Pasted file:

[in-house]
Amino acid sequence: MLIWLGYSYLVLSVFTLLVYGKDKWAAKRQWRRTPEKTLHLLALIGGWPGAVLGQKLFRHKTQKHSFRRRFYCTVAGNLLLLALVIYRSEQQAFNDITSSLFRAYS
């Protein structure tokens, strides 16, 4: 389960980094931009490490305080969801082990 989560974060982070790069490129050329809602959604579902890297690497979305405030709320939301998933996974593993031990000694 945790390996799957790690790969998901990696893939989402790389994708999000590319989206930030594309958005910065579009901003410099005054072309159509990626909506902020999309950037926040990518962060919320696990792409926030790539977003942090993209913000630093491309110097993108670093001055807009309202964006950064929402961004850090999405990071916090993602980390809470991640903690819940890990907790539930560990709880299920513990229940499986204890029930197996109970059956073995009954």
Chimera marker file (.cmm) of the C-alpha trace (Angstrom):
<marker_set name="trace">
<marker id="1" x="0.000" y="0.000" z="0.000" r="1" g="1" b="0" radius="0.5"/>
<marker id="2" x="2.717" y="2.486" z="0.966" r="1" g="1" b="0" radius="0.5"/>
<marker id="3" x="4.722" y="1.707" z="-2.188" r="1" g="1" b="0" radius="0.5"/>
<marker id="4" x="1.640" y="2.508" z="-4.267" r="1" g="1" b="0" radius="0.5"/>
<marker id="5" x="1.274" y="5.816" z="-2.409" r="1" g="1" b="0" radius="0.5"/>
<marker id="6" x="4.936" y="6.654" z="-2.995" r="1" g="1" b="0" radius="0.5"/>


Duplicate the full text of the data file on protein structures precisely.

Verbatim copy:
[in-house]
Amino acid sequence: MLIWLGYSYLVLSVFTLLVYGKDKWAAKRQWRRTPEKTLHLLALIGGWPGAVLGQKLFRHKTQKHSFRRRFYCTVAGNLLLLALVIYRSEQQAFNDITSSLFRAYS
């Protein structure tokens, strides 16, 4: 389960980094931009490490305080969801082990 989560974060982070790069490129050329809602959604579902890297690497979305405030709320939301998933996974593993031990000694 945790390996799957790690790969998901990696893939989402790389994708999000590319989206930030594309958005910065579009901003410099005054072309159509990626909506902020999309950037926040990518962060919320696990792409926030790539977003942090993209913000630093491309110097993108670093001055807009309202964006950064929402961004850090999405990071916090993602980390809470991640903690819940890990907790539930560990709880299920513990229940499986204890029930197996109970059956073995009954």
Chimera marker file (.cmm) of the C-alpha trace (Angstrom):
<marker_set name="trace">
<marker id="1" x="0.000" y="0.000" z="0.000" r="1" g="1" b="0" radius="0.5"/>
<marker id="2" x="2.717" y="2.486" z="0.966" r="1" g="1" b="0" radius="0.5"/>
<marker id="3" x="4.722" y="1.707" z="-2.188" r="1" g="1" b="0" radius="0.5"/>
<marker id="4" x="1.640" y="2.508" z="-4.267" r="1" g="1" b="0" radius="0.5"/>
<marker id="5" x="1.274" y="5.816" z="-2.409" r="1" g="1" b="0" radius="0.5"/>
<marker id="6" x="4.936" y="6.654" z="-2.995" r="1" g="1" b="0" radius="0.5"/>